This fabulously decadent fellow is the velvet worm, so named for his downy skin, but the plush appearance of this oddity has nothing on its rather curious hunting habits. This chap bimbles through the forest, like a worm with legs in a smoking jacket, looking for victims by quite literally sniffing them out. When he finds a hapless individual he rears up and squirts goo everywhere like a primordial spiderman. The victim is stuck fast by the threads and all the dastardley velvet worm has to do is inject it with its poisonous saliva and suck the gooey insides out. After a fine brunch he will spend a good bit of time chomping up all his sticky stuff to use on some other hapless chap.

This rather spider-like way of eating is no coincidence. Although originally scientists thought it was a type of worm, it seems that this fellow is actually a lot closer related to the spiders. Some learned types have proposed that it is a link between the earthworms and the spiders.

Evolution lesson over, lets get back to oddities, and what better oddities to follow than obscene oddities. One knows by now that you are aware that I have a predilection for the somewhat obscene, and the Velvet Worm is just that. You see this bounder has rather odd mating habits.

perhaps you'd like to come upstairs to see my etchings?

perhaps you'd like to come upstairs to see my etchings?

The male, which is much smaller than the female, deposits his sperm in a sac and leaves it on the females back. These can build up and there are oft many of these spermatophores from different males all over her. Then by sheer jiggery-pokery the packages are absorbed into the side of her and the sperm swim willy-nilly through her blood until they reach the sperm storage organs, where she is fertilised. One species however has evolved to do without all this silly fornication, and put simply it clones itself … a virgin birth as it were. This isn’t the only mating oddity as some species lay eggs, others hatch eggs inside their bodies and some actually have live young. I’d like to see spiderman try that. Actually no … no I wouldn’t … that’s the last thing I’d like to see.

Published in: on June 17, 2009 at 11:30 am  Comments (1)  

Eye Lash Mite


The Human body on average contains ten trillion cells (that’s 10,000,000,000,000 in case you were wondering … you weren’t … oh, alright then I’ll get on with it). In that ten trillion cells that you call you, there are seventy five trillion foreign cells. Yes that’s seven and a half times more cells of different creatures living in or on you right now. So how can you call yourself you? Answer me that … anyway I digress, I’ve been drinking at Dr Hendryks’ house again.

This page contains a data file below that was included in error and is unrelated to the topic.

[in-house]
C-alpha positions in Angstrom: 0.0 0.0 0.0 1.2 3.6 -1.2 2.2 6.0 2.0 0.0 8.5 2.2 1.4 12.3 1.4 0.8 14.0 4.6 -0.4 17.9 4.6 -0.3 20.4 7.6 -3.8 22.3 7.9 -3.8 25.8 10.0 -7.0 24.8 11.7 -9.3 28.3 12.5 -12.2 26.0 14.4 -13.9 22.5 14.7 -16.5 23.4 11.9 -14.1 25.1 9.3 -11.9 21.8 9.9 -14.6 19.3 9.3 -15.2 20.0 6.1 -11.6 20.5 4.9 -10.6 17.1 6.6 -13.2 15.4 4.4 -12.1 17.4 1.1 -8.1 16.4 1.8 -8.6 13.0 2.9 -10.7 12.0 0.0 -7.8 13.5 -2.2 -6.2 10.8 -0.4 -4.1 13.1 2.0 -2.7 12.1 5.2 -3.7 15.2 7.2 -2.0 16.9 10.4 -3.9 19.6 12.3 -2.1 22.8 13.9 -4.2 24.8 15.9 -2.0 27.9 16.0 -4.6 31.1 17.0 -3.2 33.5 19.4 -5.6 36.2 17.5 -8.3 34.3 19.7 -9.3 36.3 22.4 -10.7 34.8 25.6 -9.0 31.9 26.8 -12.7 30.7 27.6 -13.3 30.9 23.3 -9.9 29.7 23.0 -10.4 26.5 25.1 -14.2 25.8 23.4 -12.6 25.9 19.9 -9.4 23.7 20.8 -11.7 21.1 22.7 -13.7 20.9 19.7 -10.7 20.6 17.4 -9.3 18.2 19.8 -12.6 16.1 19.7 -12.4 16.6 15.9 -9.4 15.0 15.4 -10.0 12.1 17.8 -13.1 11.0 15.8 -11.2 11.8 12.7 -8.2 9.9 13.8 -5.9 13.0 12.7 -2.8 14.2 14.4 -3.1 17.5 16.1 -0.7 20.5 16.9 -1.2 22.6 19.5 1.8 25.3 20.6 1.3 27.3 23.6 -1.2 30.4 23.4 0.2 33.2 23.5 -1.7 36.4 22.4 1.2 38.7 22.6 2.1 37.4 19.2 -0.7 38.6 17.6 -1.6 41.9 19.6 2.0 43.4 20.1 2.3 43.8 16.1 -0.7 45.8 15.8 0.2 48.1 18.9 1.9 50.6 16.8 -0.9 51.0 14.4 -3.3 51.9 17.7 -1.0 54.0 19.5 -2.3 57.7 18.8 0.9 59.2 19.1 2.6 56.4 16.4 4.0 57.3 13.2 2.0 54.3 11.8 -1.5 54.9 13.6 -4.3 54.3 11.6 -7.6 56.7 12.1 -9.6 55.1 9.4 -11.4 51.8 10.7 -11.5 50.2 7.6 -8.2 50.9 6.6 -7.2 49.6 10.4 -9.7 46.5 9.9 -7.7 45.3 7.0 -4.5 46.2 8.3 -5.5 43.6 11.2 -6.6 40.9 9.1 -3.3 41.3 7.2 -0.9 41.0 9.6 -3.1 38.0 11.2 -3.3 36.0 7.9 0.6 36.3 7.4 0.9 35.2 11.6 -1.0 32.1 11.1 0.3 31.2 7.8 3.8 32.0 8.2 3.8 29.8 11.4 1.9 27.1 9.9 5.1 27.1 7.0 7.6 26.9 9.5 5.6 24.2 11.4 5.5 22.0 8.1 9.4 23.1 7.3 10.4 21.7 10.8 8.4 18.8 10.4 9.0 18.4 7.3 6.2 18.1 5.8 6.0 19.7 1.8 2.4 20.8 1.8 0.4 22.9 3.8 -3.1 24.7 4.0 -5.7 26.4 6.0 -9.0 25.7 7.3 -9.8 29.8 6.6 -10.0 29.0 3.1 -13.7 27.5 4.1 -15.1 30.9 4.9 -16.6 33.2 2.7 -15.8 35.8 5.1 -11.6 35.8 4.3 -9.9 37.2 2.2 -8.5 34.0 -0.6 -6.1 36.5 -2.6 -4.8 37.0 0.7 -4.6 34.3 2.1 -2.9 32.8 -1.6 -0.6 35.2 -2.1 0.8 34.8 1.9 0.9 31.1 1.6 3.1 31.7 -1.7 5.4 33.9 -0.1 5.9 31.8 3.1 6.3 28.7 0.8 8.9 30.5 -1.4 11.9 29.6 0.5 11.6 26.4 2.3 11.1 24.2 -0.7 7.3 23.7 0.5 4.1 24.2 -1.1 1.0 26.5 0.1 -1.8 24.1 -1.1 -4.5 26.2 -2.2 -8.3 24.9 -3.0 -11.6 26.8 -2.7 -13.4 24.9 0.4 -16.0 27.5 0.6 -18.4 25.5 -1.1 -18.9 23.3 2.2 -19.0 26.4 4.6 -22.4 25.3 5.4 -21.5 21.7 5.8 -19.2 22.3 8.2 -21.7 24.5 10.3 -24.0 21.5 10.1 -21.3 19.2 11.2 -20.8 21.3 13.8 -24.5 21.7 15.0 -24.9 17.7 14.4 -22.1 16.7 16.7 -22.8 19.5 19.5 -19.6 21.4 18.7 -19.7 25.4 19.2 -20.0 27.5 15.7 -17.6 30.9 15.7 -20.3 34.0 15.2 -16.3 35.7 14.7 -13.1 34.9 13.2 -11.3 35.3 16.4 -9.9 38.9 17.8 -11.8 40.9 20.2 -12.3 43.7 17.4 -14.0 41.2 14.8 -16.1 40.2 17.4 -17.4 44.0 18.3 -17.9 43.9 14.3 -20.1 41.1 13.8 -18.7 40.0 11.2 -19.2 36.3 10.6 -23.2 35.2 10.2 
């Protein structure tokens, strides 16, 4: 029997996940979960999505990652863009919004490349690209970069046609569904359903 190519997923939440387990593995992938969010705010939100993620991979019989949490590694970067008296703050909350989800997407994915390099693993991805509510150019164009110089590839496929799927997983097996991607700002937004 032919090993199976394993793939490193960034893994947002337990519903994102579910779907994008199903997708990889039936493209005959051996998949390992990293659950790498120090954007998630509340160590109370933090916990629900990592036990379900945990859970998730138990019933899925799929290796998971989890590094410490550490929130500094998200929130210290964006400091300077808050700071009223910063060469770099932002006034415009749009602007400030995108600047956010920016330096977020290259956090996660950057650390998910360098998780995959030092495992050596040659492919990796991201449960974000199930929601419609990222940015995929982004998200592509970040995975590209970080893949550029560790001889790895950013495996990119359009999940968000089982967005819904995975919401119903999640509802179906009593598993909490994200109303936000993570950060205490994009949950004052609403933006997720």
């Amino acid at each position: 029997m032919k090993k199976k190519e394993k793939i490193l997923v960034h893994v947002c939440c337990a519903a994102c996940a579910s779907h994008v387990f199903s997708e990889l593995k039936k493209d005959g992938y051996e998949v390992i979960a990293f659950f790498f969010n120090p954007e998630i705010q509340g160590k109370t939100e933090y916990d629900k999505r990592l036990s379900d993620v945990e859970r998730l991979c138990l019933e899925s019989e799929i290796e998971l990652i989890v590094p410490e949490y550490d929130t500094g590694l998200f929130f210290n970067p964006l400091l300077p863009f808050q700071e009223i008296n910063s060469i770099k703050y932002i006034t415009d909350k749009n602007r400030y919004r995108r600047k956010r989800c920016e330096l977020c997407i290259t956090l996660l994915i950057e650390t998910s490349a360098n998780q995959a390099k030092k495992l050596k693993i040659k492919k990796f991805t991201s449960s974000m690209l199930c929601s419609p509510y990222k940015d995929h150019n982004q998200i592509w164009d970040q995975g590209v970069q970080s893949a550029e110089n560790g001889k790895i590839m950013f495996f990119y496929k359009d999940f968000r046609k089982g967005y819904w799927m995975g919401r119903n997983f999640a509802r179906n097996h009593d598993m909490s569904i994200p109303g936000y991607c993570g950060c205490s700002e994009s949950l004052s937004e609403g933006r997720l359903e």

Anyway the Rt Hon Dr Hendryks has in his care a new device by the name of a ‘microscope’ and it is through this remarkable device we are able to meet our latest Proceeding of the Ever so Strange. Say good day to the Eye Lash Mite Demodex folliculorum isn’t he adorable? Guess where he lives? That’s right you’ve got them dilly-dallying all over your eyelids right now.


Happily they are incredibly minute, between .3mm and .4mm long and if you want to see one then carefully remove an eyelash and pop it under a microscope.

They are obviously no bother and under normal circumstances cause us absolutely no harm, apart from giving us a slightly weird feeling that our eyelashes just aren’t quite as welcome as they once were. To be fair they are actually rather handy little things, hoovering up all the flotsam and jetsom that are at the bottom of each eyelash… like crabs on a beach… i rather like that… At the end of a hard day they like nothing better than a constitutional stroll and go for a promenade around your face while you snooze. Thankfully they are very polite guests, and as their digestive system is so efficient there isn’t any waste which means you don’t have to worry about them using your face as a lavatory.